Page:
Over the past eight weeks, following the announcement of the G7’s Sanctions Enforcement Coordination Mechanism, we have journeyed to our offices in each of the G7 members to ask our local sanctions experts to weigh in on what companies should know about sanctions enforcement in their jurisdiction — and what companies should be doing today to prepare — in light of the increase in sanctions enforcement, which we are already seeing on the ground.  By popular demand, we are extending the series to cover sanctions enforcement in other jurisdictions around the world.  This week, we are starting with Australia. 

  1. What are the recent sanctions enforcement trends in Australia?

There have been few Australian sanctions enforcement cases to date.  However, if contemplated civil pecuniary penalties are introduced, then enforcement will become easier and likely increase.

Most prosecutions have been against individuals rather than  bodies corporate (i.e., companies) for supplying or brokering the supply of sanctioned goods.  

In January 2023, the Australian Government commenced a review of its autonomous sanctions regime. An enforcement issue flagged in the Government’s Issues Paper for the review was that there are currently limited enforcement steps available between education and prosecution. Given difficulties faced in prosecuting sanctions offences, the Government is considering introducing a system of civil pecuniary penalties that may be imposed and which can be assessed on a lower standard of proof. The review is scheduled to be completed by 30 June 2023.  More on enforcement trends is likely to be known once the report on the Government’s review is published.

  1. What are the maximum penalties for violations?

The maximum penalties for engaging in sanctioned conduct in breach of Australian law for:

  • individuals –  up to 10 years in prison, and/or a fine the greater of 2500 penalty units (AUD 657,500 as of 1 July 2023) or three times the value of the transaction; and
  • bodies corporate – a fine the greater of 10,000 penalty units (AUD 2.75 million as of 1 July 2023 approx. USD 1.852 million) or three times the value of the transaction. 
  1. Is there a mechanism by which companies can submit a voluntary self-disclosure of possible violations to mitigate penalties?

There is no formal voluntary disclosure mechanism under Australian law to disclose an actual or apparent breach of sanctions law.  Expressions of genuine remorse have been taken into account in reducing the sentence of individuals convicted of sanctions offences.

The circumstances of discovery of an actual or apparent breach of sanctions law could be relevant to determining whether an offence has been committed. The treatment is different for individuals and companies.

For the offence of engaging in sanctioned conduct by individuals the relevant intent element must be proven (e.g., intent, knowledge, recklessness or negligence).  Individuals do not have the benefit of a due diligence defence.

The offence for bodies corporate is a strict liability offence.  Importantly, bodies corporate also have the benefit of a due diligence defence where there will be no offence if the body corporate proves that it took reasonable precautions, and exercised due diligence, to avoid contravening the sanctions law. For example, if despite a company diligently undertaking thorough checks to screen that it was not supplying to a sanctioned person, the company later discovers the ultimate end user benefitting from the supplies was a sanctioned person, the company may be able to rely on the due diligence defence.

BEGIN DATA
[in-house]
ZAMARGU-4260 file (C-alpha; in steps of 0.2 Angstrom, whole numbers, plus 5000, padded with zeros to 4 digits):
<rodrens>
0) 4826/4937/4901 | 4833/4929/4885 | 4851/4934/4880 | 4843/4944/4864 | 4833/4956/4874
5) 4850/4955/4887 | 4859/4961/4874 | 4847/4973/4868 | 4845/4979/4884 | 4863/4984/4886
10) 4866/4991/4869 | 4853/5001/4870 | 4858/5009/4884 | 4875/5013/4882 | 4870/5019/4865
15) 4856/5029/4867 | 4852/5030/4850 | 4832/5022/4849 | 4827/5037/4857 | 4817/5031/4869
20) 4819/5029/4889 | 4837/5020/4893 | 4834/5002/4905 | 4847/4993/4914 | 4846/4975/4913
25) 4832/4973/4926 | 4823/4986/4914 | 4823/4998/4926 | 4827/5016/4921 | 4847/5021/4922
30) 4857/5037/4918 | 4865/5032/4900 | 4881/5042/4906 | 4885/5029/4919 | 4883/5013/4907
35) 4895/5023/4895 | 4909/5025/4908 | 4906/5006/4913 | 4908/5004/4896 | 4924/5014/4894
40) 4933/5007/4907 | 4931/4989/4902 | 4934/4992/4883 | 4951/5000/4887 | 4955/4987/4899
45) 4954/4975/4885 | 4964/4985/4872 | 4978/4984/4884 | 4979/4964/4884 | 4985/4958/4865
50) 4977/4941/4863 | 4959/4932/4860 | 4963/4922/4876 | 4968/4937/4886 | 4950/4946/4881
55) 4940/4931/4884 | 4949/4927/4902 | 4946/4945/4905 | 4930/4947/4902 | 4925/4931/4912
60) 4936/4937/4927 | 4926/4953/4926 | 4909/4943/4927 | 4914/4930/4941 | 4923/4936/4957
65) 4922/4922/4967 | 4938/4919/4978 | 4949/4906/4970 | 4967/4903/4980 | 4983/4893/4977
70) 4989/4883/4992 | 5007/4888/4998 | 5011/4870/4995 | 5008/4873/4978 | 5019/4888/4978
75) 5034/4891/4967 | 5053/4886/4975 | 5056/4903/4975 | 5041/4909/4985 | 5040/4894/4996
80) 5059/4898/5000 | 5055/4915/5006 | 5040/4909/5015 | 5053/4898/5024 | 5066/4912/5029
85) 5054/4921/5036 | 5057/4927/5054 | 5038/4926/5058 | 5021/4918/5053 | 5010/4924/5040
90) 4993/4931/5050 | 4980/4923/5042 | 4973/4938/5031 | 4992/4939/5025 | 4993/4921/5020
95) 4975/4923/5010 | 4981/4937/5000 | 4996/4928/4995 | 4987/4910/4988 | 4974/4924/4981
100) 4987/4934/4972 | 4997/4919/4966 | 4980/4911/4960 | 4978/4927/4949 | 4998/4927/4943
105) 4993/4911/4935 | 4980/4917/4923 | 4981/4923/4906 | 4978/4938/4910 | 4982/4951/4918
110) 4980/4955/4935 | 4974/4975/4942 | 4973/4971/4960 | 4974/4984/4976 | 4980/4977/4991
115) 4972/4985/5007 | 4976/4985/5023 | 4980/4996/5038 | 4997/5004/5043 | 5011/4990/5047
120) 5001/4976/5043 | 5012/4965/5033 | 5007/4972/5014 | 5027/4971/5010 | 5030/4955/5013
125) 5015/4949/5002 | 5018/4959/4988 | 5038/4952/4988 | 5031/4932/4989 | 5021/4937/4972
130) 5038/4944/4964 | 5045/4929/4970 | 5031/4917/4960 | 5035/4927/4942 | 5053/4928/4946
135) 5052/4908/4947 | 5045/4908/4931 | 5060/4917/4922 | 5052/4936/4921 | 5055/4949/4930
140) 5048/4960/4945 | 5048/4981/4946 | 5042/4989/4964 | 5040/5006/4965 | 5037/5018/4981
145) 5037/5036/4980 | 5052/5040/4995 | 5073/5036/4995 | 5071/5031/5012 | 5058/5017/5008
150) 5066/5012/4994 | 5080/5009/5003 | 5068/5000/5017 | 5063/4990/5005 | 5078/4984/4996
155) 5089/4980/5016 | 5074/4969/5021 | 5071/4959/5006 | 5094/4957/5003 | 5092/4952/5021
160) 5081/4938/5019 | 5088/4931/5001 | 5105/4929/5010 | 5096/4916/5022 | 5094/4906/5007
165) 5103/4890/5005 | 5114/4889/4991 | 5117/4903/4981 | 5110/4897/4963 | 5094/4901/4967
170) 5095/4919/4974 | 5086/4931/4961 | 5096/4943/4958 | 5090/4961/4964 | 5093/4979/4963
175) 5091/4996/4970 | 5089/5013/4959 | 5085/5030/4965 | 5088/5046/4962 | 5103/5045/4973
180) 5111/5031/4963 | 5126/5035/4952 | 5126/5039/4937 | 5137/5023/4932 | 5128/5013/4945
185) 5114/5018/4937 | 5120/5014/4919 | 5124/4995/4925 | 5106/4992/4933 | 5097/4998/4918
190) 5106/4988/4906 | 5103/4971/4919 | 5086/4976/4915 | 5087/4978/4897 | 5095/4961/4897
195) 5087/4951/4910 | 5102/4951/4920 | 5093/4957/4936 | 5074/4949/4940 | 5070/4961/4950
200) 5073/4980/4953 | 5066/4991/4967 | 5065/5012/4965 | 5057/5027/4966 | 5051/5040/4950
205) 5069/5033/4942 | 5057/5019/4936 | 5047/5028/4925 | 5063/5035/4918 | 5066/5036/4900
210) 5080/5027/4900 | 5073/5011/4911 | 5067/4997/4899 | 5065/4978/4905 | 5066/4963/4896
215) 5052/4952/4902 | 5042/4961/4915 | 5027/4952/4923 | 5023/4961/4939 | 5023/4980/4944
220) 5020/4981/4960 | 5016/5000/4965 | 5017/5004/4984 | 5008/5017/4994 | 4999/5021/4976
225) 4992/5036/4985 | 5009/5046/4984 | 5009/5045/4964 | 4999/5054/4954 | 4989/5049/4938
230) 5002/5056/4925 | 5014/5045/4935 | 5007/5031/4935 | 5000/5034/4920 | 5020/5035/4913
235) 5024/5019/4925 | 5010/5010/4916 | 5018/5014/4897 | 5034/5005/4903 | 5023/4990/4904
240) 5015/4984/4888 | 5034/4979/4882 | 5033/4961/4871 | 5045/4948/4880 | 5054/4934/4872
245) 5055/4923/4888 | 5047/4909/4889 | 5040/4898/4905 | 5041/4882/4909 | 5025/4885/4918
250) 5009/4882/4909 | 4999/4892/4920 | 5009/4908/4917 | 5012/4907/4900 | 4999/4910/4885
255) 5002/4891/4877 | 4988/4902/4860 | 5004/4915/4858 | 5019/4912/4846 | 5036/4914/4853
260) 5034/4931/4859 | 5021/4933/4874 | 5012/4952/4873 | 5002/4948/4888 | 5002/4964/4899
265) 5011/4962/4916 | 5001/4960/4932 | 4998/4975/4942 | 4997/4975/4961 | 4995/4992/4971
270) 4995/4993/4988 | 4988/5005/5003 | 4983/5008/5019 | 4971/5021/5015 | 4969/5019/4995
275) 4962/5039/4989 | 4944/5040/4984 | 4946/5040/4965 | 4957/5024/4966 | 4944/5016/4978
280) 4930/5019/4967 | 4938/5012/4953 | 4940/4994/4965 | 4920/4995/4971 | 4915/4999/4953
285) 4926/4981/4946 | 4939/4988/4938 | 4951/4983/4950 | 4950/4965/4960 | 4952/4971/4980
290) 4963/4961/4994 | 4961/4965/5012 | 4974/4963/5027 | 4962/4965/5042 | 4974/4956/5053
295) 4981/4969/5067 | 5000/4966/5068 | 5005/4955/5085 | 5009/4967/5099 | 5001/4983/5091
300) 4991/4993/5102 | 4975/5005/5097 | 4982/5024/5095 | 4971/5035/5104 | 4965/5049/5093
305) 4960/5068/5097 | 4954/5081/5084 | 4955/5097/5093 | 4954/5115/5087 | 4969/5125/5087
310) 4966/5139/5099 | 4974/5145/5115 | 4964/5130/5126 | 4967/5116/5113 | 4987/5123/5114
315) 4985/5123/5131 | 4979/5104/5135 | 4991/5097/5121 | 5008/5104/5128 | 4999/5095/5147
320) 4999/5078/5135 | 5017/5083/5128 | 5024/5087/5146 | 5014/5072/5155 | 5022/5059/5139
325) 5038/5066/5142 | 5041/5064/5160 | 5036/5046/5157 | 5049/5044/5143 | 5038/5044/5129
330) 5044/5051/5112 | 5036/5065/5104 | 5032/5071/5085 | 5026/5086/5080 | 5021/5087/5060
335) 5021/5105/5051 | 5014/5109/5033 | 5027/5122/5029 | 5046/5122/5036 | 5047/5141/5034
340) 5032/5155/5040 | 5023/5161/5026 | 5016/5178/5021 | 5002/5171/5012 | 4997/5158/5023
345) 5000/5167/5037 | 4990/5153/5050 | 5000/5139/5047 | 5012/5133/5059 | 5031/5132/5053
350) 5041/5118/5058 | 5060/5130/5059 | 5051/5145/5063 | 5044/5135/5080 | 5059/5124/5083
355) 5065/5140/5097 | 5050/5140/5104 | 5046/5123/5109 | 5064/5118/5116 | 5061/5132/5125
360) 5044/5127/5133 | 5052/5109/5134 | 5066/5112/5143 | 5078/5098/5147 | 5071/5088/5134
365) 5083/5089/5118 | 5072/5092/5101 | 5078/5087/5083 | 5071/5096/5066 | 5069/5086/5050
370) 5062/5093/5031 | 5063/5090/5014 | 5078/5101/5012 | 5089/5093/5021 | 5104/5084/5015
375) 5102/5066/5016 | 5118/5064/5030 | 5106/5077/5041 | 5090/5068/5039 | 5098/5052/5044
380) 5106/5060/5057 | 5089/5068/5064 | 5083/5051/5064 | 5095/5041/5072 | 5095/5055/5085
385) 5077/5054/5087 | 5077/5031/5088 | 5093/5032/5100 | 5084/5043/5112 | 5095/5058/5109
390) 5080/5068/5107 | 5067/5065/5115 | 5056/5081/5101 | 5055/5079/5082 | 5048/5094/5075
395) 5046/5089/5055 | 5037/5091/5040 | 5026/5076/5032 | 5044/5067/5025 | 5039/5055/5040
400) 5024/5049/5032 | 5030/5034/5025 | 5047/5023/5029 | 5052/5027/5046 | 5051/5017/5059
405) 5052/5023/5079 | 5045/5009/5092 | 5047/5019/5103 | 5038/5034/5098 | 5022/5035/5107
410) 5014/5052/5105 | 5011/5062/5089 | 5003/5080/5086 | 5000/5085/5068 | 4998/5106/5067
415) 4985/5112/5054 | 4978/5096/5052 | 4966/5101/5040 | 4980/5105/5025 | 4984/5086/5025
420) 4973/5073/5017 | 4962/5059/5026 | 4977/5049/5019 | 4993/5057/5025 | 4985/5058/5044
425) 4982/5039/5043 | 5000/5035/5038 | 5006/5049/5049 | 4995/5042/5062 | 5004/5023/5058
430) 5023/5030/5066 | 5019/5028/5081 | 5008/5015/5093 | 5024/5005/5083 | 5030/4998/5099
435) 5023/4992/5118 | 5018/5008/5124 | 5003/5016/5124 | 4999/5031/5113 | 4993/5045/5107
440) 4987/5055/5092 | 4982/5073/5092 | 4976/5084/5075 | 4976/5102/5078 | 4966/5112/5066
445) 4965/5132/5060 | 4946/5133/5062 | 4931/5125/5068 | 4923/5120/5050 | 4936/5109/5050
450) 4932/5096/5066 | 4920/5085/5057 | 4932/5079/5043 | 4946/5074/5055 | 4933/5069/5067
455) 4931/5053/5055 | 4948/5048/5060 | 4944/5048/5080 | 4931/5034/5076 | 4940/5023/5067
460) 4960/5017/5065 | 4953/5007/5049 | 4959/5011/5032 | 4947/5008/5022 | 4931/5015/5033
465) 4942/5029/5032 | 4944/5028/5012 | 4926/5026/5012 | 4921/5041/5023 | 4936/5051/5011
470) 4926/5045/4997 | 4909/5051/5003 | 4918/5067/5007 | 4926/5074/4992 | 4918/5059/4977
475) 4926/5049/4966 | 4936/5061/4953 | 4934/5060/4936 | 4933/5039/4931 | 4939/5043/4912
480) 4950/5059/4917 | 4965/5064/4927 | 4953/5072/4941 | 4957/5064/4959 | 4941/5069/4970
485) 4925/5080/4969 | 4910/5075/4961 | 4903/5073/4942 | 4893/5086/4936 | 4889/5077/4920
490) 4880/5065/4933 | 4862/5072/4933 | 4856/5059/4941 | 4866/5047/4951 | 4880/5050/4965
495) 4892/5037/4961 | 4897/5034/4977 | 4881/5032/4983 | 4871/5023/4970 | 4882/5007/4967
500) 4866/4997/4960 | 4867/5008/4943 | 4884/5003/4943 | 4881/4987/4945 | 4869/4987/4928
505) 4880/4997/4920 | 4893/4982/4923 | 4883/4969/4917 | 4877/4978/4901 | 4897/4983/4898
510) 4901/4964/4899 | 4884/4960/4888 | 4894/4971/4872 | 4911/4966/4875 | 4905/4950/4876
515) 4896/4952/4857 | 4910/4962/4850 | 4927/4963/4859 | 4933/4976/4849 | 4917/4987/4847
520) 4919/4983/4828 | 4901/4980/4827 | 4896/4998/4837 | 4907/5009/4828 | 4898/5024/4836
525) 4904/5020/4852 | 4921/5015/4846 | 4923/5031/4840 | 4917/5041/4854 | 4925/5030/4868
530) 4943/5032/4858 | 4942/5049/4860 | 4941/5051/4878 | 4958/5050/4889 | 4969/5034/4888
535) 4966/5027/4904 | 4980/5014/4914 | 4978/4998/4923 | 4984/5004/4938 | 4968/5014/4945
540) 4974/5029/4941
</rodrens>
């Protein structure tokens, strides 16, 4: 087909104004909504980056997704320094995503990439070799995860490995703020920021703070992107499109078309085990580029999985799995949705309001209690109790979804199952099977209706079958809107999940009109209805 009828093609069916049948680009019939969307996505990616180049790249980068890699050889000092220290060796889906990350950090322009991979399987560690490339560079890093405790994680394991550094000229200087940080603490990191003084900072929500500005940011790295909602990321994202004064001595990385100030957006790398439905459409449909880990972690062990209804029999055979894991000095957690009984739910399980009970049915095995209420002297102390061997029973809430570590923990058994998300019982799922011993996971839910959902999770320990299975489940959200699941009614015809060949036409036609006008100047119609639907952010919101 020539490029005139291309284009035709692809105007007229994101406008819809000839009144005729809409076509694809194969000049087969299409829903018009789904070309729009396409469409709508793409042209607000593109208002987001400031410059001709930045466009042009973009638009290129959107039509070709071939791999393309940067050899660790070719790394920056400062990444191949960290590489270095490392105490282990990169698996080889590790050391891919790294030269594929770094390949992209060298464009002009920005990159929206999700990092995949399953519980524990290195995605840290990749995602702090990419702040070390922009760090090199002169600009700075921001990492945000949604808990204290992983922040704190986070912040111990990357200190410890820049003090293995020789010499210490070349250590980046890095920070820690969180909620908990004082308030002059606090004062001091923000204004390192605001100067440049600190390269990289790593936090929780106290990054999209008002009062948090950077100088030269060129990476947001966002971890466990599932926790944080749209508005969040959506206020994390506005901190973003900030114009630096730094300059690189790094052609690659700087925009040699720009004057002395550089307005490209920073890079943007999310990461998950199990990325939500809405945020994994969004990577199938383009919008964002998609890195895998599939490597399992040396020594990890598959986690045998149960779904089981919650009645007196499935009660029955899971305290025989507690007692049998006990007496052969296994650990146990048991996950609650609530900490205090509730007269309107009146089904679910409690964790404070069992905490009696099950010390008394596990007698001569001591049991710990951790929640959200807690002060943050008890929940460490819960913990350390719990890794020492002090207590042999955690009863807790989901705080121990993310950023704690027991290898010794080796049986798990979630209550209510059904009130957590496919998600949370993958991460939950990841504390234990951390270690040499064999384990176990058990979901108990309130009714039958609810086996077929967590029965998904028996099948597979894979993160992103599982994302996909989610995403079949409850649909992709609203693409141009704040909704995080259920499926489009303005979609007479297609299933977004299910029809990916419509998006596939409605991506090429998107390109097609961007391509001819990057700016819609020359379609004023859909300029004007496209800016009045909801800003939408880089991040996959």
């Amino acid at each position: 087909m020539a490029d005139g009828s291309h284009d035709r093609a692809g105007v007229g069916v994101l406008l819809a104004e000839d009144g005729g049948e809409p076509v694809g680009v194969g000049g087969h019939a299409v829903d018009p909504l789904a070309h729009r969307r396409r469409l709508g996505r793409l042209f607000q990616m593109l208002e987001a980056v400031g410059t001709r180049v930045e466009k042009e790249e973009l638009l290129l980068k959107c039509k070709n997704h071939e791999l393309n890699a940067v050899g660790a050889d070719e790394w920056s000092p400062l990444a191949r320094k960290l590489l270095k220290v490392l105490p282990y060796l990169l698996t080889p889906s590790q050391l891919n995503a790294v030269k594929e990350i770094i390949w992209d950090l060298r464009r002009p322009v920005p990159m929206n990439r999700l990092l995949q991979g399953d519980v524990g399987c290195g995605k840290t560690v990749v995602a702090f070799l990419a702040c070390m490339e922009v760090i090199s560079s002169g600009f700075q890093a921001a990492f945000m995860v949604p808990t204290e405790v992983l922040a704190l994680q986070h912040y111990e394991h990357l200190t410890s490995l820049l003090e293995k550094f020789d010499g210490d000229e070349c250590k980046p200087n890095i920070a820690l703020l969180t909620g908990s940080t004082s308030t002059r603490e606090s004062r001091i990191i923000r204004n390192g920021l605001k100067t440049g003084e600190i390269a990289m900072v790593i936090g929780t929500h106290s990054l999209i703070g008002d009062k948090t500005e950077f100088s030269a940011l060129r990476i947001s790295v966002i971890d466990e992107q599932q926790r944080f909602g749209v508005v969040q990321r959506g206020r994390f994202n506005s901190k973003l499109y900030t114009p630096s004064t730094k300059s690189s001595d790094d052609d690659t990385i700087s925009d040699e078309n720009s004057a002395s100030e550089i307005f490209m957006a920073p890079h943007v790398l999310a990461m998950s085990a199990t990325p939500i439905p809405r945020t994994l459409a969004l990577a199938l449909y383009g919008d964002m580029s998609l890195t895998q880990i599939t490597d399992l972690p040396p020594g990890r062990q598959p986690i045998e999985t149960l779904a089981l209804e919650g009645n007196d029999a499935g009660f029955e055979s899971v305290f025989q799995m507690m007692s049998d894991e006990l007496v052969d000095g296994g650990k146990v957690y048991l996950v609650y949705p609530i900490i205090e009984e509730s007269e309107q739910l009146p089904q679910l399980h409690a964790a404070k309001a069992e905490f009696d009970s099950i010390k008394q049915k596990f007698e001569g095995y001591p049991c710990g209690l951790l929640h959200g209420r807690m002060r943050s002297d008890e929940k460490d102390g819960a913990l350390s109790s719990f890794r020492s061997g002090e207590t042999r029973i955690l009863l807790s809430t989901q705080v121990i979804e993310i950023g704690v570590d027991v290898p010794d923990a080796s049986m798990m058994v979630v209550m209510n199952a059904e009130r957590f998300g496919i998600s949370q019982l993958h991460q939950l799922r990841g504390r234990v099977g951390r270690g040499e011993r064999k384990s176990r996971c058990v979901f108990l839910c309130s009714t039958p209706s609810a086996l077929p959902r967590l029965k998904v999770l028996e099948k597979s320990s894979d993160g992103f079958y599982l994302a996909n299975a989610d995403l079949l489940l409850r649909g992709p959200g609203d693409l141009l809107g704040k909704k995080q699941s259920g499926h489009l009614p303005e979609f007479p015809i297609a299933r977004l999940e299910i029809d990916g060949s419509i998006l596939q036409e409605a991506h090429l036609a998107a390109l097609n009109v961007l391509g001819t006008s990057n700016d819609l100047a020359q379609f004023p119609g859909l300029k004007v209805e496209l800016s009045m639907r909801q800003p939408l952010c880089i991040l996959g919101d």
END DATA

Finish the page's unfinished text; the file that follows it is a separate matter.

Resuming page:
1. Do you anticipate increased coordination on enforcement matters with allies? 

Increased coordination by Australia on enforcement matters with allies is possible but at present is unclear.  We expect this to become clearer following publication of the Government’s report on the Australia’s sanctions regime referred to above.  Should the Australian government seek to increase coordination with allies on sanctions enforcement, Australian law enforcement would be able to extend international law enforcement cooperation practices to sanctions matters.

To date, Australia’s focus on coordination with allies on sanctions matters has largely been on coordination of sanctions measures to be imposed or lifted (as opposed to coordination of enforcement).  For example, Australia has largely aligned its sanctions measures against Russia with those of the European Union, United Kingdom and the United States.

Circumstances where Australia might be asked to coordinate sanctions enforcement with allies in part will depend on when the relevant conduct triggers the jurisdiction of both an ally and Australia, i.e., where there is a nexus to both Australia and an ally.  The existence of multi-jurisdictional, complex supply chains and growth of online businesses, together with the extra-territorial scope of some county’s sanctions laws (e.g. the United States, to which sanctions laws apply to certain transactions denominated in US dollars) and the use of secondary sanctions, means the likelihood of increased enforcement with allies will increase.

  1. What is one thing that you would recommend companies do now to get ready for increased enforcement?

As a specific measure, companies should check if their business operations have a connection with Australia that triggers the application of Australian sanctions laws and assess where their existing sanctions compliance and screening practices need to apply Australian sanctions laws.  Adequate screening processes for Australian sanctions law can also assist a company to be able to rely on the due diligence defence.